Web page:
Open main menu


CHALONER, —— (d. 1643), a chief actor in Edmund Waller's plot of 1643, is described in contemporary accounts as ‘an eminent citizen’ and linendraper of London. He lived in Cornhill, near the Royal Exchange, and had a partner named Norton. Together with Nathaniel Tomkins, secretary to the queen's council, and Waller's brother-in-law, he organised, early in 1643, a society which was intended to bring together all citizens desirous of effecting a peace between the parliament and Charles I. The king approved the plan; and on news of it reaching Pym (30 May 1643), Chaloner, Tomkins, Waller, and a few others implicated in it were placed under arrest. The Earl of Essex was directed by the House of Commons to appoint a council of war to try the prisoners, and on Friday, 30 June, the trial of Tomkins and Chaloner began at the Guildhall, before the Earl of Manchester. Both were found guilty on Monday (2 July), and the sentence of death was carried out on the following Wednesday (4 July). Chaloner was hanged in front of his own house. On the scaffold he timidly acknowledged the justice of his sentence, at the same time insisting on the pacific aims of his conspiracy. Hugh Peters attended him, and his father offered him a royal pardon, which he declined to touch. He and his friend Tomkins alone suffered capital punishment.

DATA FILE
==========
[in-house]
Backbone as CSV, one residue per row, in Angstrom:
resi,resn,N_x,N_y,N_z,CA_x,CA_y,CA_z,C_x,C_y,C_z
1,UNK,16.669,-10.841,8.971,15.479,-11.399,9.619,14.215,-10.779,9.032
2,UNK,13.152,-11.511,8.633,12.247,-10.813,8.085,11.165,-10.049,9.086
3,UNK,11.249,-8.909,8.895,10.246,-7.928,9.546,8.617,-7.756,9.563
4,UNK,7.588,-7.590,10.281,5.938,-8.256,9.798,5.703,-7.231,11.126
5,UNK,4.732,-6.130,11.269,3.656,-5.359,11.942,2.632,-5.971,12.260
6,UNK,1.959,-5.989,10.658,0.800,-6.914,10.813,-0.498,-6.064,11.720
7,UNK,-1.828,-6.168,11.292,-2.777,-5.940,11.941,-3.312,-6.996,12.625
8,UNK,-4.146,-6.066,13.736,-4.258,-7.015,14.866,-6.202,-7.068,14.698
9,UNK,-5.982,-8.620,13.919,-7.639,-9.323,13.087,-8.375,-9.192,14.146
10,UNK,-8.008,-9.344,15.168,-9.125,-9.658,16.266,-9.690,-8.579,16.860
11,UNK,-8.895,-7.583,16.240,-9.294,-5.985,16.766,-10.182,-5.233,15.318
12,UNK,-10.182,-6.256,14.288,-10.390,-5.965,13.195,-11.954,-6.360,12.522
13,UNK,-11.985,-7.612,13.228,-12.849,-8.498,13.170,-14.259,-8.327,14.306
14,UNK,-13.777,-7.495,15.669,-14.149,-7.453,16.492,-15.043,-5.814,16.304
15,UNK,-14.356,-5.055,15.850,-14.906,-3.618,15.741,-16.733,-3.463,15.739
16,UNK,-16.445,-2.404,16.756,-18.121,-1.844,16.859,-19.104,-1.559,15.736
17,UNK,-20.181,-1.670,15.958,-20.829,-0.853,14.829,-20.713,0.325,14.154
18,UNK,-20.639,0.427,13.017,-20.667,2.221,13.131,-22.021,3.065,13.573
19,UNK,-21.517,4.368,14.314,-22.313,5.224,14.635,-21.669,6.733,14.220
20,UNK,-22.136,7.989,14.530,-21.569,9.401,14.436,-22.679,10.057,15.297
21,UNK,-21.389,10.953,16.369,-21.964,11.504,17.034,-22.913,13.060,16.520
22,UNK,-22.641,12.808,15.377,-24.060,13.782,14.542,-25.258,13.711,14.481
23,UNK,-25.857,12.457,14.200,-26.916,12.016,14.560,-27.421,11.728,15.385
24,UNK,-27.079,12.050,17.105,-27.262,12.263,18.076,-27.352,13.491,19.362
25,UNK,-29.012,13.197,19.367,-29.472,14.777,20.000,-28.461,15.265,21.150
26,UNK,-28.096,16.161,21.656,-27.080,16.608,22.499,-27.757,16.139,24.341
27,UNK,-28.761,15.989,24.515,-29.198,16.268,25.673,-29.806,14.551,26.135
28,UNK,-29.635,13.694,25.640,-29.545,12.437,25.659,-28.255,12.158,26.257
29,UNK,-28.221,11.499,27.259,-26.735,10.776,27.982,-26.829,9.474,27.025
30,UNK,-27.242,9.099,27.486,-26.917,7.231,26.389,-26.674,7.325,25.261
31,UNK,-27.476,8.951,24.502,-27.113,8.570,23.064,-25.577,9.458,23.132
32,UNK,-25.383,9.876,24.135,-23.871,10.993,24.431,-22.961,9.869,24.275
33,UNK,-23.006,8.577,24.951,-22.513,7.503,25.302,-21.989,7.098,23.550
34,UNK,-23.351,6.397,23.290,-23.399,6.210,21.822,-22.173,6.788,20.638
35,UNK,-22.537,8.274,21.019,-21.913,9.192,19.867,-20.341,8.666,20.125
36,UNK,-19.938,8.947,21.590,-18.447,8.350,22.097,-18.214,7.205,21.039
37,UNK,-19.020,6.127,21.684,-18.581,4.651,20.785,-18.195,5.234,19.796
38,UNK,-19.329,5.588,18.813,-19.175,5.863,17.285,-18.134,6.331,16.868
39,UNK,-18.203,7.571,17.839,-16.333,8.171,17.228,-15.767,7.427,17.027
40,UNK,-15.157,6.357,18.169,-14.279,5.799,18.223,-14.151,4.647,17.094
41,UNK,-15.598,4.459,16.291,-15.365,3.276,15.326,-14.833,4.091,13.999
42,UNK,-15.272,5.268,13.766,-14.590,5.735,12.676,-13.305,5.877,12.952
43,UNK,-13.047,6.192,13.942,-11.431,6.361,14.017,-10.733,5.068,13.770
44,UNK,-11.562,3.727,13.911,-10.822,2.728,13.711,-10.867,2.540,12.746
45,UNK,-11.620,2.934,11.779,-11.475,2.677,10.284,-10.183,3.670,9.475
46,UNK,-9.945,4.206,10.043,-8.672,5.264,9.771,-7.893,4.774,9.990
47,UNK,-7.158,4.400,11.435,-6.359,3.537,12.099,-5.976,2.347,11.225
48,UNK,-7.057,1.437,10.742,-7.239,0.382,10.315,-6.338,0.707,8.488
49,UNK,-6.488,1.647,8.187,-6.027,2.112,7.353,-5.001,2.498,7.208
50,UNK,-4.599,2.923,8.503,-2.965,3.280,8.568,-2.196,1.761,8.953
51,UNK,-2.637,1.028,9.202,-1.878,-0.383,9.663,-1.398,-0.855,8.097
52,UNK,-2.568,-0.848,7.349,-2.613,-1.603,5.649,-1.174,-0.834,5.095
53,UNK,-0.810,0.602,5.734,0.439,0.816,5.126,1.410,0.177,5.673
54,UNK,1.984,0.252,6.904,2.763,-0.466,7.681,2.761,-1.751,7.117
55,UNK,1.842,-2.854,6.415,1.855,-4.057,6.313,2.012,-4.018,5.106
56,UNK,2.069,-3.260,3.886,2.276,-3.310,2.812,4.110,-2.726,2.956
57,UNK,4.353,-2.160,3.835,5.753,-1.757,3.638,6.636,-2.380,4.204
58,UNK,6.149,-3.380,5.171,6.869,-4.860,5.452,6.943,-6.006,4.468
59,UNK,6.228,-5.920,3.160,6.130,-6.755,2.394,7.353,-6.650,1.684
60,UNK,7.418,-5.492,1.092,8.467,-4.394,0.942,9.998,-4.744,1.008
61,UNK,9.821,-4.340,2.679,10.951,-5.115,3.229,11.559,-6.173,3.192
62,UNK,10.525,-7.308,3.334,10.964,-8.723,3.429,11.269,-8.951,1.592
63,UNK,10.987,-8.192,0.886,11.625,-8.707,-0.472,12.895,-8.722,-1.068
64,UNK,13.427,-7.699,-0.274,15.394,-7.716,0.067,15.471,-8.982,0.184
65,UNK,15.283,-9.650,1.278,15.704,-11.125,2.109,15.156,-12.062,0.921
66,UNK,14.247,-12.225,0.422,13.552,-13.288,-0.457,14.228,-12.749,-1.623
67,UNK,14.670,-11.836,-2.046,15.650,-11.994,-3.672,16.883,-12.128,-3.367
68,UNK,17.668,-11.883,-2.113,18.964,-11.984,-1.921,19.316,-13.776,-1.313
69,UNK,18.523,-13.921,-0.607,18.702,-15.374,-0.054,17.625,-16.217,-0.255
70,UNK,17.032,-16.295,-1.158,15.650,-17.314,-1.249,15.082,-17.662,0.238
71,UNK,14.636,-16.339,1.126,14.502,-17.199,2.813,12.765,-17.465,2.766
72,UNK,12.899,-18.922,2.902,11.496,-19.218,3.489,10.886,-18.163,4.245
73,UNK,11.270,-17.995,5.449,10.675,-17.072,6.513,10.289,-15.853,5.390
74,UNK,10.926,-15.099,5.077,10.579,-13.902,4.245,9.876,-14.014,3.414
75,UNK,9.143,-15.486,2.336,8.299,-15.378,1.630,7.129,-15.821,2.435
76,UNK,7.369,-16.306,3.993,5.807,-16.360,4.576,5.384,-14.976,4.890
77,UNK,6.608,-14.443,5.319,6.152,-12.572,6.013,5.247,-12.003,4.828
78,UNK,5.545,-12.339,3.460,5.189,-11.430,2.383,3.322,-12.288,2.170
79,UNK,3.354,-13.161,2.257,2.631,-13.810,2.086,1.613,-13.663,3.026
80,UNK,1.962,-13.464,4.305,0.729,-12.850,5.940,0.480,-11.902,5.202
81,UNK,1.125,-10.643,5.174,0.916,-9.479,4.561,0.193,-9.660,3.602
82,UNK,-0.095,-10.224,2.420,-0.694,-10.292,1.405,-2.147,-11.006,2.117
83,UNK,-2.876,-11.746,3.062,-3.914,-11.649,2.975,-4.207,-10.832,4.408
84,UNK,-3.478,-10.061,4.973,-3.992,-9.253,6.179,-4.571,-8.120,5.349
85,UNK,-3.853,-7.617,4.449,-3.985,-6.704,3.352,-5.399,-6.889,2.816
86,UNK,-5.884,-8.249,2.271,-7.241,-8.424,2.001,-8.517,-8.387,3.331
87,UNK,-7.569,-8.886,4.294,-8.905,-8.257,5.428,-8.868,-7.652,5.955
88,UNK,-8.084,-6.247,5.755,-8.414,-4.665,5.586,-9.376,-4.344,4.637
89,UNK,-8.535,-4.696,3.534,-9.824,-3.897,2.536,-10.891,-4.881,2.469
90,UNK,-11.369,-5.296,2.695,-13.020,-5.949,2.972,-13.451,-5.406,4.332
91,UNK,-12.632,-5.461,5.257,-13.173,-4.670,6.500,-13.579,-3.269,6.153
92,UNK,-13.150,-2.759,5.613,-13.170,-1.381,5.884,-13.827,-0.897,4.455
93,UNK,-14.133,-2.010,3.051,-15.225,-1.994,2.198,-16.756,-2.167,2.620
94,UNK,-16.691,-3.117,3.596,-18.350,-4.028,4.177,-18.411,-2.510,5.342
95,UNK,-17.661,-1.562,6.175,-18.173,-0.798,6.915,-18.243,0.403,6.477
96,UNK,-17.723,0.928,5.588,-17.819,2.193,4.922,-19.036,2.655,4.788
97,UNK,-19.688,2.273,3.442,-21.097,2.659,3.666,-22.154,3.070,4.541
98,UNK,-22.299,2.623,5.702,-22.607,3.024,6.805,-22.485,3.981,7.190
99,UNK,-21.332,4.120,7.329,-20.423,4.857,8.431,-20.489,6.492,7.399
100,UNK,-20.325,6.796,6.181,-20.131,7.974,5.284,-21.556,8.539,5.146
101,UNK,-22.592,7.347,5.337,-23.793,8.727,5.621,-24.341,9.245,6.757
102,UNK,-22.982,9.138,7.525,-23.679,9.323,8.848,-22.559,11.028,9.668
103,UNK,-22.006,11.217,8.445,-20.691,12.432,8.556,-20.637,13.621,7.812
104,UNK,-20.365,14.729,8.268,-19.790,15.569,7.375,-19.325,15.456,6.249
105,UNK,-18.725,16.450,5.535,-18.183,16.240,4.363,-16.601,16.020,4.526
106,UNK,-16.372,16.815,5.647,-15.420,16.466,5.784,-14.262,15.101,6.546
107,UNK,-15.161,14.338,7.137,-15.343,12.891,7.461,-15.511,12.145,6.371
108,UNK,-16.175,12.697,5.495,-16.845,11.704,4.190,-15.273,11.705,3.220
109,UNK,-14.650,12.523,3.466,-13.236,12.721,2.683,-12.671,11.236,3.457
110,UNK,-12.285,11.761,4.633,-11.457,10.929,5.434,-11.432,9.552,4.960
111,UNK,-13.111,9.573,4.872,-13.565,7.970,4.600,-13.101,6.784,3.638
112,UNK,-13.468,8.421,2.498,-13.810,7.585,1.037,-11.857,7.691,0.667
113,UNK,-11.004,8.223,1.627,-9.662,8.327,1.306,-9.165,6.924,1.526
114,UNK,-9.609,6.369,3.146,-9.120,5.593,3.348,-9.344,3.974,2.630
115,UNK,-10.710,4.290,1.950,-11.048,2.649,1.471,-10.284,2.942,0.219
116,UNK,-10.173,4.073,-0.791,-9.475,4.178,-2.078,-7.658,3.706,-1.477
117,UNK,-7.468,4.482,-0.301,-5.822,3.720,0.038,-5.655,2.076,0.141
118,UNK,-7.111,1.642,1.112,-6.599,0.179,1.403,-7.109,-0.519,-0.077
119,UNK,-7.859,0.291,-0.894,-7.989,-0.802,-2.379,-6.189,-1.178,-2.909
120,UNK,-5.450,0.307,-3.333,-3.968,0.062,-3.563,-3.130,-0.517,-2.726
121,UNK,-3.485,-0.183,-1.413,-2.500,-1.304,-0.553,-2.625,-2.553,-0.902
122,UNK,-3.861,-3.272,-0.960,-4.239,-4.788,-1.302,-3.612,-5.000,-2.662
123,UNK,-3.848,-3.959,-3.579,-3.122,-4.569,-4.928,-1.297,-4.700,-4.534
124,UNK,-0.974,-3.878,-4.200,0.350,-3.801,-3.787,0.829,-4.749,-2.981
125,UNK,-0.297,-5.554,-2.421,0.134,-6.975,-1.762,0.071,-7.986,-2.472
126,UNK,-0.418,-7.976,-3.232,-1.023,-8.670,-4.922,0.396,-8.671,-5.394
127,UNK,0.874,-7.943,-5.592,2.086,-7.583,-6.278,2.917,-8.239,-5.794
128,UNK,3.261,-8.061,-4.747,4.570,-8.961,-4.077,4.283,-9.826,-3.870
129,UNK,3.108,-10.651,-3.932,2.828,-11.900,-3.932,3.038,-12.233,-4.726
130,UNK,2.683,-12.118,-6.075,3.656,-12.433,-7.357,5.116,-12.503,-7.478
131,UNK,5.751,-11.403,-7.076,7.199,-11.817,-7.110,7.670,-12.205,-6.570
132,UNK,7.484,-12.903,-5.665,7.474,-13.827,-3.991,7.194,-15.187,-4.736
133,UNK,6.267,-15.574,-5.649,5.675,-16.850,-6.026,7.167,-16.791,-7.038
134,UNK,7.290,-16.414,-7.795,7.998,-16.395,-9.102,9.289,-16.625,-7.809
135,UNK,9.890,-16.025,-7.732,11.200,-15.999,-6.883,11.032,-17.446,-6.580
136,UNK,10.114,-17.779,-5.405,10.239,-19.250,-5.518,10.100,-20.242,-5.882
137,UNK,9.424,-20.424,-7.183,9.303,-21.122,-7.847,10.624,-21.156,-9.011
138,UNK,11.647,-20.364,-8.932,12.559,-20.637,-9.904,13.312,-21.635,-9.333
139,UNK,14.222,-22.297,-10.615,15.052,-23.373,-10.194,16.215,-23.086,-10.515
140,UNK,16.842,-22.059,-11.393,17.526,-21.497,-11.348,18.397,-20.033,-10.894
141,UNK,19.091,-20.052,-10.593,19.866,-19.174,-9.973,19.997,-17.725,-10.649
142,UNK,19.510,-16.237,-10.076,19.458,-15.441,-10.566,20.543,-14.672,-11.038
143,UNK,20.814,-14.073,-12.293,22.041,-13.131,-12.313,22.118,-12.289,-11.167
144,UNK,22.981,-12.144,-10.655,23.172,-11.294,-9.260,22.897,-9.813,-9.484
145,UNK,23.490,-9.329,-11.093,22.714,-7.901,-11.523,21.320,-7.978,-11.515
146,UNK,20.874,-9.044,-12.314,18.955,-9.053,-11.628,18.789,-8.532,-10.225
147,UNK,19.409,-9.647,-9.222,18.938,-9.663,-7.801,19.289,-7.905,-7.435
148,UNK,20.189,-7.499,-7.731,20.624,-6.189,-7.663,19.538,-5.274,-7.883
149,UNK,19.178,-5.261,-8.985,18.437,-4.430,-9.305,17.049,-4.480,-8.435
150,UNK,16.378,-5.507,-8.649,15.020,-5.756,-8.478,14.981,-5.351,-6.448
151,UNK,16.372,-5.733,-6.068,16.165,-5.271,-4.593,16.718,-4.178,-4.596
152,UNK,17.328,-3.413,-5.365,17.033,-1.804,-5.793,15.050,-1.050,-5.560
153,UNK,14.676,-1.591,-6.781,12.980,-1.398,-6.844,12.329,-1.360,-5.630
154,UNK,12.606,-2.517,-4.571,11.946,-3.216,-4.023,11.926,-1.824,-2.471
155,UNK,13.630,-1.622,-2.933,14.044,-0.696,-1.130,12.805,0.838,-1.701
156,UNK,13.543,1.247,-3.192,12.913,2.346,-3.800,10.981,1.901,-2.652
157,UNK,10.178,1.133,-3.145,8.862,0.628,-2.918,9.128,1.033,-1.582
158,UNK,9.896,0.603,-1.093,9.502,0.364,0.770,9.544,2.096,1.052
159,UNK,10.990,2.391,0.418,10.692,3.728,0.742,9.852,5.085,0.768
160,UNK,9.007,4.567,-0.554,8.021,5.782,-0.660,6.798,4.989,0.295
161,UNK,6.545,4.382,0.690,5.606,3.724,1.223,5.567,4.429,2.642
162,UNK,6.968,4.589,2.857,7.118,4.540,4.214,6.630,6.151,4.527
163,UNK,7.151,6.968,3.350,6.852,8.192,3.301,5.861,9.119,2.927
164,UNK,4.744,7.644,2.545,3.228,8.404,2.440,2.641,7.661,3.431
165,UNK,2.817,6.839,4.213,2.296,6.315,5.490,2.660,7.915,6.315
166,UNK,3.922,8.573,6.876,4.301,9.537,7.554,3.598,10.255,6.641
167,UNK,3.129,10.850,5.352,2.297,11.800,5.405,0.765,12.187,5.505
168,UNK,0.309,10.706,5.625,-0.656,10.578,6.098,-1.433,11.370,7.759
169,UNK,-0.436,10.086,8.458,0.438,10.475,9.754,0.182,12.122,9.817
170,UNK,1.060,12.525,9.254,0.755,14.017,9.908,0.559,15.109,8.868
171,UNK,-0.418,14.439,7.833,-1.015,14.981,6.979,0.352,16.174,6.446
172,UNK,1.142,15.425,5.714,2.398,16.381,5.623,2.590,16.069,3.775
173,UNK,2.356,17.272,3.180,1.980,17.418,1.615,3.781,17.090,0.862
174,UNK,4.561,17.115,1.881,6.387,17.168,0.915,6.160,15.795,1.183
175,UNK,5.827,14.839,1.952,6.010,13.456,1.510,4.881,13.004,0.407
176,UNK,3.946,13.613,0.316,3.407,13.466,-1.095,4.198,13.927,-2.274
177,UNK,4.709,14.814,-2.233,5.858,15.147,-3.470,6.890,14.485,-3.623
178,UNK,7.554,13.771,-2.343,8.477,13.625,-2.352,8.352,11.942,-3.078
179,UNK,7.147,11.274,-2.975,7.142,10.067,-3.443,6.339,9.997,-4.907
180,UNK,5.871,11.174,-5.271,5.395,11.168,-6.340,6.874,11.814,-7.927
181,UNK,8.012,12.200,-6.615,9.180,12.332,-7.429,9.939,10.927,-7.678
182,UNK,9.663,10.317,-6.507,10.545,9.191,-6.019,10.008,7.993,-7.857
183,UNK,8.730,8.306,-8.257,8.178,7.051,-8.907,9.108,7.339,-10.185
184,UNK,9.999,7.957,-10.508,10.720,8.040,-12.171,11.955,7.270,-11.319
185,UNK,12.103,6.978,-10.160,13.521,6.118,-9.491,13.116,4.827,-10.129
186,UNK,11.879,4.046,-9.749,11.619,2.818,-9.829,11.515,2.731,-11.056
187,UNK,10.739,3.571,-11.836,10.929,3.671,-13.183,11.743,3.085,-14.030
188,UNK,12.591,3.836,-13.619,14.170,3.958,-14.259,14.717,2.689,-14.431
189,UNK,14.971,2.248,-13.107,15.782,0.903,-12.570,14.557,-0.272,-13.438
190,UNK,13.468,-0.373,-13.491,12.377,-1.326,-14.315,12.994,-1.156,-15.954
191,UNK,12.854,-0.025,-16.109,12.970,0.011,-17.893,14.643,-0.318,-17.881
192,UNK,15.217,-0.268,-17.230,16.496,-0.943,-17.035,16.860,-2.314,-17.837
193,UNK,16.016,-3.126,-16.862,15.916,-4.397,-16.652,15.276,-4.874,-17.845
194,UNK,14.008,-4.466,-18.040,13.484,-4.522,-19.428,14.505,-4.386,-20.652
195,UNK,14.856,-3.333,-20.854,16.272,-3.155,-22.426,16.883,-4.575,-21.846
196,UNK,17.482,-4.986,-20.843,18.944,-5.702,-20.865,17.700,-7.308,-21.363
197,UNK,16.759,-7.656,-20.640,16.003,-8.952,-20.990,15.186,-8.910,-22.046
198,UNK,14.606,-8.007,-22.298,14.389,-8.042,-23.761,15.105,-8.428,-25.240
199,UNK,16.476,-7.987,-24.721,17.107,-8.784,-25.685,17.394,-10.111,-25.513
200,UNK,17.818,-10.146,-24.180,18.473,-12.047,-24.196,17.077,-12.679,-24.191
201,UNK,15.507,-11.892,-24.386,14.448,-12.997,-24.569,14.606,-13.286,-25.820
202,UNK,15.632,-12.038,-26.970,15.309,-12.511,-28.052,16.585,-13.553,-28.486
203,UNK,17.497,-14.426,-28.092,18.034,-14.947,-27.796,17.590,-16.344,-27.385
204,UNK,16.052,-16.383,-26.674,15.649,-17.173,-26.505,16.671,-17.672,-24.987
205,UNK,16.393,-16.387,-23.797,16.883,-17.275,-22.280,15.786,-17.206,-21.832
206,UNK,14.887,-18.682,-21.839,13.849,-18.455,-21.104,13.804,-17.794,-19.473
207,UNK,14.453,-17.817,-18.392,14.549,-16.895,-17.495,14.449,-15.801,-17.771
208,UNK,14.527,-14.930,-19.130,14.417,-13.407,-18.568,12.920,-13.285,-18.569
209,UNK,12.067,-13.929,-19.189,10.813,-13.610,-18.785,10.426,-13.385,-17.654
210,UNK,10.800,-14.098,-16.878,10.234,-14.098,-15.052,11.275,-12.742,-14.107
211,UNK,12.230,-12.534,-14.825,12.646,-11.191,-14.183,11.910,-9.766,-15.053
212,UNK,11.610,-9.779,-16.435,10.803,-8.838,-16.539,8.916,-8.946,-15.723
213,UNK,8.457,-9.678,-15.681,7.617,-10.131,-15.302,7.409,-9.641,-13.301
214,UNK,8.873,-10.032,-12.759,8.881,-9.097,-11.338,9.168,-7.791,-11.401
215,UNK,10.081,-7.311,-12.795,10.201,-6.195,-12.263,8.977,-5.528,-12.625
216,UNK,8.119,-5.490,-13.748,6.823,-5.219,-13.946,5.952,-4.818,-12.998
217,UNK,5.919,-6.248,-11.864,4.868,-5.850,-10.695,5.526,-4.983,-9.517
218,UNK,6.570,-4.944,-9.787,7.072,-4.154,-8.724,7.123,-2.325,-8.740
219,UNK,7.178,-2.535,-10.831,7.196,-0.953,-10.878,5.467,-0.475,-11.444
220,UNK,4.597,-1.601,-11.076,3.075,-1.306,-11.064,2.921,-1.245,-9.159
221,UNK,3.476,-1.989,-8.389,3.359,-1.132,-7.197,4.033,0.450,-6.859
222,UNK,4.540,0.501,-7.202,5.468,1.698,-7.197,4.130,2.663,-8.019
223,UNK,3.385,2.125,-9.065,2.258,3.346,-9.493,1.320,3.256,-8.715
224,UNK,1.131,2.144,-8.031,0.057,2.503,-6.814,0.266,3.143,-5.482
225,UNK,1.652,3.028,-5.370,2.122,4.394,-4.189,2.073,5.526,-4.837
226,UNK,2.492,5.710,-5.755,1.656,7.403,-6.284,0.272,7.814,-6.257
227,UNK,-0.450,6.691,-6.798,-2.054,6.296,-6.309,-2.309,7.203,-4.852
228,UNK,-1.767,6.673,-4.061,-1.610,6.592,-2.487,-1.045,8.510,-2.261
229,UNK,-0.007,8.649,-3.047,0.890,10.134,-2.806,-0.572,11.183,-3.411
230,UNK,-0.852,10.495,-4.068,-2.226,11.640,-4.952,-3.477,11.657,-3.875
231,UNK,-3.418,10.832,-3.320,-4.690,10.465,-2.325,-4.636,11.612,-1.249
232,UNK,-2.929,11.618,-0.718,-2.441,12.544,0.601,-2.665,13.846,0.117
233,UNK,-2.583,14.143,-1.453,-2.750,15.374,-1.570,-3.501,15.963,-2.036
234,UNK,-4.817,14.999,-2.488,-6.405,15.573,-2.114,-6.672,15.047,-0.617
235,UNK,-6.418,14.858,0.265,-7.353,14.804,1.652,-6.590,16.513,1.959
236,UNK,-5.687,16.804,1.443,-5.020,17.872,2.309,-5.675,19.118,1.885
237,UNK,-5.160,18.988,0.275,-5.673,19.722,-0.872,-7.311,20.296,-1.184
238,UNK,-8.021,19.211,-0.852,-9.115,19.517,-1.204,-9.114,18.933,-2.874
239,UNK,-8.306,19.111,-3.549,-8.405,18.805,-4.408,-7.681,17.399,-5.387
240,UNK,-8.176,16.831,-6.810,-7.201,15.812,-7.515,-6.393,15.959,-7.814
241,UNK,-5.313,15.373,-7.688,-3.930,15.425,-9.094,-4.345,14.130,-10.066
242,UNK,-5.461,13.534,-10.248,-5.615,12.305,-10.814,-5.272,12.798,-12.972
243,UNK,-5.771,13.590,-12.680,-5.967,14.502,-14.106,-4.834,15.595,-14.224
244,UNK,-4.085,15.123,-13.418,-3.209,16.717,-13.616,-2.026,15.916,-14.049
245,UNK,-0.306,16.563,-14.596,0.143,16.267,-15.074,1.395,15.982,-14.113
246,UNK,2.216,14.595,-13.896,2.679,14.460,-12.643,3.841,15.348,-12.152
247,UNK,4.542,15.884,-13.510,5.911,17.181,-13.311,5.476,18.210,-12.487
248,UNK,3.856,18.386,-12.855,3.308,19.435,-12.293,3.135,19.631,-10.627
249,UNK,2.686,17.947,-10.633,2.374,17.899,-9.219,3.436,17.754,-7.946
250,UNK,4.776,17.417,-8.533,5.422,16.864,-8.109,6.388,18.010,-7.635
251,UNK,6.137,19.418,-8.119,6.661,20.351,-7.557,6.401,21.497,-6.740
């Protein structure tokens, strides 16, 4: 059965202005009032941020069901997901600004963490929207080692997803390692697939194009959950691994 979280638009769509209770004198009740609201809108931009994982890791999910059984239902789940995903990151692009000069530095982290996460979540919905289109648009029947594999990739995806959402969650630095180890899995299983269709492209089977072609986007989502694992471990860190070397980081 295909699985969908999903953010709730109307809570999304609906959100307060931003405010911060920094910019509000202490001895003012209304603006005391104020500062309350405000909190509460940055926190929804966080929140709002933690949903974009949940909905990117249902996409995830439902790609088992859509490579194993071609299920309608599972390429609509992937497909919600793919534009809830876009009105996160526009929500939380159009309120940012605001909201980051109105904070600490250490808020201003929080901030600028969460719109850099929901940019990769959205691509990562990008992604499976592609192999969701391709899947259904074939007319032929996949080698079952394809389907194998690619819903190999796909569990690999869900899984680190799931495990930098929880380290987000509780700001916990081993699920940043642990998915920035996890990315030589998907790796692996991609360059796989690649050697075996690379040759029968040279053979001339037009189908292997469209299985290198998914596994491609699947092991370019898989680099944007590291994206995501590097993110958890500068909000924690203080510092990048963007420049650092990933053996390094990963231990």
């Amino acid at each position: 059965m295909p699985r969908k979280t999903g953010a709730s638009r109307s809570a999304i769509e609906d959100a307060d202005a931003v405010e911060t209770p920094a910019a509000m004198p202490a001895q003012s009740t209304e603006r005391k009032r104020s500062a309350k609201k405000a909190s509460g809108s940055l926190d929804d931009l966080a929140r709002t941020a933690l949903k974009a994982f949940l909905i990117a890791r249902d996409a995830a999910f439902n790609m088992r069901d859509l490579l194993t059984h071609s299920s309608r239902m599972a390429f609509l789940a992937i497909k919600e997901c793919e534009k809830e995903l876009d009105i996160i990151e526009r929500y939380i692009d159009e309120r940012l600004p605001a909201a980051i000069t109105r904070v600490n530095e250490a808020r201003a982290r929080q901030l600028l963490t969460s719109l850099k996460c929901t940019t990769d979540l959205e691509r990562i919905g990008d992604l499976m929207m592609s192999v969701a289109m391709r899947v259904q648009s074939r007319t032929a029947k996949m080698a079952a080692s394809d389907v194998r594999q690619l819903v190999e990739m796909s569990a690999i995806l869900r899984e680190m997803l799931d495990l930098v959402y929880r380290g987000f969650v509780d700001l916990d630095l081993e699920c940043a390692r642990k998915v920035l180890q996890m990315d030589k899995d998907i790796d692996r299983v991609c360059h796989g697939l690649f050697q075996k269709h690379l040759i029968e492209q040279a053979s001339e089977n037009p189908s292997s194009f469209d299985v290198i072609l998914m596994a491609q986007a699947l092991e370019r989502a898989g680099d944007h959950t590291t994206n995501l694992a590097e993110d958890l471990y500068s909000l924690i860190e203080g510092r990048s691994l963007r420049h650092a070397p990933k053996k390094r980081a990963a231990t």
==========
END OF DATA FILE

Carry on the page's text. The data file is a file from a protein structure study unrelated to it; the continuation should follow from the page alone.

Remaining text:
[See art. Edmund Waller (1605–1687), infra; Rushworth's Collections, iii. 2, 322–7; Clarendon's Hist. bk. vii. 71; Ranke's Hist. of England (English transl.), ii. 376; British Museum Coll. of Newspapers for 1643, vol. ii.; Chaloner's Speech on the Scaffold, 1643; A True Discovrie of the Great Plot, 1643.]

S. L. L.